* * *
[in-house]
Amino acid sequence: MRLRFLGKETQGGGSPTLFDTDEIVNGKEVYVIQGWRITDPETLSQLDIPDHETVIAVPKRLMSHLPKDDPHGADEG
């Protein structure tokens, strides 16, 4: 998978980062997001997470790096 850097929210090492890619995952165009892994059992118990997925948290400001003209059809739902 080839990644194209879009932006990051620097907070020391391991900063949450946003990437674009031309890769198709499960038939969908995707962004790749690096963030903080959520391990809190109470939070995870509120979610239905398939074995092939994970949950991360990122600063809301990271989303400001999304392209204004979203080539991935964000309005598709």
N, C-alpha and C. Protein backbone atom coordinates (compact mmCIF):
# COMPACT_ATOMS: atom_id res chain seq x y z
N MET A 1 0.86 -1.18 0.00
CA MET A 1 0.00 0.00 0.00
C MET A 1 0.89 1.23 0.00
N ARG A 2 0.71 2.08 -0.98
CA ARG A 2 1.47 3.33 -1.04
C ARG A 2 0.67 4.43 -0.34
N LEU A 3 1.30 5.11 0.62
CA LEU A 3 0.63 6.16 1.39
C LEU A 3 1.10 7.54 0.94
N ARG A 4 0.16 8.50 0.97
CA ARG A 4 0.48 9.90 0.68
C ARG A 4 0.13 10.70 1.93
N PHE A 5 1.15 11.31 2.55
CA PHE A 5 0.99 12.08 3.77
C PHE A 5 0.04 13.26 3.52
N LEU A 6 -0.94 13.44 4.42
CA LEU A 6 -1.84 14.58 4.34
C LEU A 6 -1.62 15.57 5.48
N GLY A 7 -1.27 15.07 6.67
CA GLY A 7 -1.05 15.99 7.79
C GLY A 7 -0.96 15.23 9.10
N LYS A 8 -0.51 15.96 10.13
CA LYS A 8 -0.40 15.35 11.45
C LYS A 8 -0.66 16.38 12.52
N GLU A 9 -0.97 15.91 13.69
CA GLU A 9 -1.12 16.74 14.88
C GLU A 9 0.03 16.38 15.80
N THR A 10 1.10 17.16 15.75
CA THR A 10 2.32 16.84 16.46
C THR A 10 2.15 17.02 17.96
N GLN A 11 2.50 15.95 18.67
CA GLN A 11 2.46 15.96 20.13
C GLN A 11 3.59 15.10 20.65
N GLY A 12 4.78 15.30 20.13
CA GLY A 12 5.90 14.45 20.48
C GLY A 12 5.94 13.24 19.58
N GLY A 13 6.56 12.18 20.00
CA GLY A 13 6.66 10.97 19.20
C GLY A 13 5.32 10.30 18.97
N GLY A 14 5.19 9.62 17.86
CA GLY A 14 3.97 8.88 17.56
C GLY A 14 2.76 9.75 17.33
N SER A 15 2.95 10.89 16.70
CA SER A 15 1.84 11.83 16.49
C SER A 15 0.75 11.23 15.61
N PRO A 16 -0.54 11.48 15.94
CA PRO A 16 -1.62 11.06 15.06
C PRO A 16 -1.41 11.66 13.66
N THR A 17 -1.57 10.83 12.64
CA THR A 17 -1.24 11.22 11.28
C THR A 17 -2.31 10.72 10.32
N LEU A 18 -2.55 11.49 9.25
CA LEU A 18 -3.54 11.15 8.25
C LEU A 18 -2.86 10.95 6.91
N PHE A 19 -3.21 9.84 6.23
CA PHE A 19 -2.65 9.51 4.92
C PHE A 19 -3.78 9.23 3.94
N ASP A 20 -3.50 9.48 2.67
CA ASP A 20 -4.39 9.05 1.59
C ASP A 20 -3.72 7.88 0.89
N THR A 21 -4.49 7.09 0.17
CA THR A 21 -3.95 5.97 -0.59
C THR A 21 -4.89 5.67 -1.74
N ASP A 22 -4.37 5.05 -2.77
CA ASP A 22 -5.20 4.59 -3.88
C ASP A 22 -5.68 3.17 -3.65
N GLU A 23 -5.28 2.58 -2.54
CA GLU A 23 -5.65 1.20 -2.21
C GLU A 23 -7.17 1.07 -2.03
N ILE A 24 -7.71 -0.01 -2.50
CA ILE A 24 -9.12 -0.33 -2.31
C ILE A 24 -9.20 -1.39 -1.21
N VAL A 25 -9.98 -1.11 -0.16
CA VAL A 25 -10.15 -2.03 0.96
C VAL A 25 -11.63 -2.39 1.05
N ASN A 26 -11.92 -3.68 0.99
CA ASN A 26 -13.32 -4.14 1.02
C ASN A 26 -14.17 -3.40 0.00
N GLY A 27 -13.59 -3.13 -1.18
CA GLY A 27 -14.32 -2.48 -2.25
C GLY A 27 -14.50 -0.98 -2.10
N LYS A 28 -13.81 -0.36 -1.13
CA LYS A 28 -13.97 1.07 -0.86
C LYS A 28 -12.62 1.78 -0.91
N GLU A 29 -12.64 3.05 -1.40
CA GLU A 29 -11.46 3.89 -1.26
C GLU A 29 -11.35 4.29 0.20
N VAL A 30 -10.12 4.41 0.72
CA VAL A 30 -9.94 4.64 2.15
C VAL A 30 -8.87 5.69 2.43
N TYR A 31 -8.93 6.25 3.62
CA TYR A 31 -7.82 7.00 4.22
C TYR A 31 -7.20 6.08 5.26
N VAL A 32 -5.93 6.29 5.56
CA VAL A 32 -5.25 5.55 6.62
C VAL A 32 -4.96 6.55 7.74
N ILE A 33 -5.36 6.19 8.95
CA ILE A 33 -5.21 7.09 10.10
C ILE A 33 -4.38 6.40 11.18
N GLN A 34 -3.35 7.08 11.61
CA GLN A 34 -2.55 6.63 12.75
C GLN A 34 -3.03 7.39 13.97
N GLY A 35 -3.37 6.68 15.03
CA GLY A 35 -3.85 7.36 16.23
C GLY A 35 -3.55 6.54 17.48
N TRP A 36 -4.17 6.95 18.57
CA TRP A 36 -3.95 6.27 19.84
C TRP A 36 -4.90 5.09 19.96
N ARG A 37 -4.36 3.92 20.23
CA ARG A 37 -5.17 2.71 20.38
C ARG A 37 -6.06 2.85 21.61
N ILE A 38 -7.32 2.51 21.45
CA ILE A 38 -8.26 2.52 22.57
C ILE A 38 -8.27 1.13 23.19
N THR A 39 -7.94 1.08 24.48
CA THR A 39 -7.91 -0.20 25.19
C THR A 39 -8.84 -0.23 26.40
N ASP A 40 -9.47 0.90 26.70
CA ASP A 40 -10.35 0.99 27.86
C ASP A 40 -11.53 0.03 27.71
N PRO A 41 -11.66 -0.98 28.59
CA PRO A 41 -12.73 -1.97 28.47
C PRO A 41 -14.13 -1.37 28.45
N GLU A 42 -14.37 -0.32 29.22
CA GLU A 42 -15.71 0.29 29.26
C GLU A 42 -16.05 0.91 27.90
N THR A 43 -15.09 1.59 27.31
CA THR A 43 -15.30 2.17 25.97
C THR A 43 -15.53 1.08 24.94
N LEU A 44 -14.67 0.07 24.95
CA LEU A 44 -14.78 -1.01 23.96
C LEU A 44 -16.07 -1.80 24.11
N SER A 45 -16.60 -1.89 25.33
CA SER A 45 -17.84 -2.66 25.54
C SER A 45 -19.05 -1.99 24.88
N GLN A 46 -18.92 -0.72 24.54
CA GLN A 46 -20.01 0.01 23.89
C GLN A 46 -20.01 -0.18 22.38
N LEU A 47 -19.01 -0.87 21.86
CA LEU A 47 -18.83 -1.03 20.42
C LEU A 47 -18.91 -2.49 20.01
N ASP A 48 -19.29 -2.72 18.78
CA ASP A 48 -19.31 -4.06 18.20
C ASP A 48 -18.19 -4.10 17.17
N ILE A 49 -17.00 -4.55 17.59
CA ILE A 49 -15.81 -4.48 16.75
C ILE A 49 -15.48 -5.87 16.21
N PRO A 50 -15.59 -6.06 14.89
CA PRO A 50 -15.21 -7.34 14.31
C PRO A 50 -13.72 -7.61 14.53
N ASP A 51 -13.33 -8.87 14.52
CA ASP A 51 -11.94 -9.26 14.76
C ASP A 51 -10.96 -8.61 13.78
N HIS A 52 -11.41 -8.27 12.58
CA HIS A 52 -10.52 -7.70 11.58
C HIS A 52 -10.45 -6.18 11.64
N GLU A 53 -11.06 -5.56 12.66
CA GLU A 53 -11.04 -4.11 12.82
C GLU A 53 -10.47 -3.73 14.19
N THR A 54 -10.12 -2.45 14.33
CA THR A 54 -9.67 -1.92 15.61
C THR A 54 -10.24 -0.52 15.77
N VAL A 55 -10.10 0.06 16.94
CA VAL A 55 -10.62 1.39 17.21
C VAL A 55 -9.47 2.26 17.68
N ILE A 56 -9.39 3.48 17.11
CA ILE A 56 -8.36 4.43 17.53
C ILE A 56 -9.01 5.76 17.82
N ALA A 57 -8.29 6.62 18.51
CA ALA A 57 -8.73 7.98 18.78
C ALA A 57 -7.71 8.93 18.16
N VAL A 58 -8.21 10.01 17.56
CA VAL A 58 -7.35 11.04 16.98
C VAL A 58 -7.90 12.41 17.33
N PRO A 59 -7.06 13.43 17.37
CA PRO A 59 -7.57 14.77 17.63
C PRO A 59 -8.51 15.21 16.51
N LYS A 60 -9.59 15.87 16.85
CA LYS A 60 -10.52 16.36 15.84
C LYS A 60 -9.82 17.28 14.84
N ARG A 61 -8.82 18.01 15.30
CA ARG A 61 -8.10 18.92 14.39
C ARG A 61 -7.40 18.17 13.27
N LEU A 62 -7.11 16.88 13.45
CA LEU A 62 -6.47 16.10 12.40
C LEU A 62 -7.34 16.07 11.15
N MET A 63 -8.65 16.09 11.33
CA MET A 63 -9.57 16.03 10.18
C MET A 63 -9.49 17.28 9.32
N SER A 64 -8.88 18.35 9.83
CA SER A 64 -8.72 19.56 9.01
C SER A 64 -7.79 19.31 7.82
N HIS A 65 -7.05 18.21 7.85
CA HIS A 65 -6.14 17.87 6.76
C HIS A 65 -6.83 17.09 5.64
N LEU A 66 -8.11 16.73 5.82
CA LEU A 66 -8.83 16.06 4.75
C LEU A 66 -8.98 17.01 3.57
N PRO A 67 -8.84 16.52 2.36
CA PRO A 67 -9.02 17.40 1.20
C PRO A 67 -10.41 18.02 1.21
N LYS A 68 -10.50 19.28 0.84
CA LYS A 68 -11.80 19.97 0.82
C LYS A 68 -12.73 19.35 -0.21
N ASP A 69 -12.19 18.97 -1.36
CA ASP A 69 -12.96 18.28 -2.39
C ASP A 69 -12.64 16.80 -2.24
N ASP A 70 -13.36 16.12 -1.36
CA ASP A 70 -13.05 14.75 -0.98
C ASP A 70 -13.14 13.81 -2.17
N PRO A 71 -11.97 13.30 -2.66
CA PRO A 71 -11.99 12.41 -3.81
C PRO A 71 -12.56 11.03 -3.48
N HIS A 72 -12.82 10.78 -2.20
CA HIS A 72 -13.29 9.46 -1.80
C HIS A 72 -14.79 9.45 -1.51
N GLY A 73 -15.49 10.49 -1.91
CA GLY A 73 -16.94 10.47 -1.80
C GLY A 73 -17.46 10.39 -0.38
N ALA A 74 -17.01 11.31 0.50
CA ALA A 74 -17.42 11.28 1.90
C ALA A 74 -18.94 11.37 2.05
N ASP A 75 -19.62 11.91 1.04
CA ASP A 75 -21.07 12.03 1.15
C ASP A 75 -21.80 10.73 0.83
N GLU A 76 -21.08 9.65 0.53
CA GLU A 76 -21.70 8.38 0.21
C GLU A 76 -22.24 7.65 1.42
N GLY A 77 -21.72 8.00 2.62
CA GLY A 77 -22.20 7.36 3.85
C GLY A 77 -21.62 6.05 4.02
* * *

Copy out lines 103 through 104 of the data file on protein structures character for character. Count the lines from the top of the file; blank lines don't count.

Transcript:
CA ILE A 33 -5.21 7.09 10.10
C ILE A 33 -4.38 6.40 11.18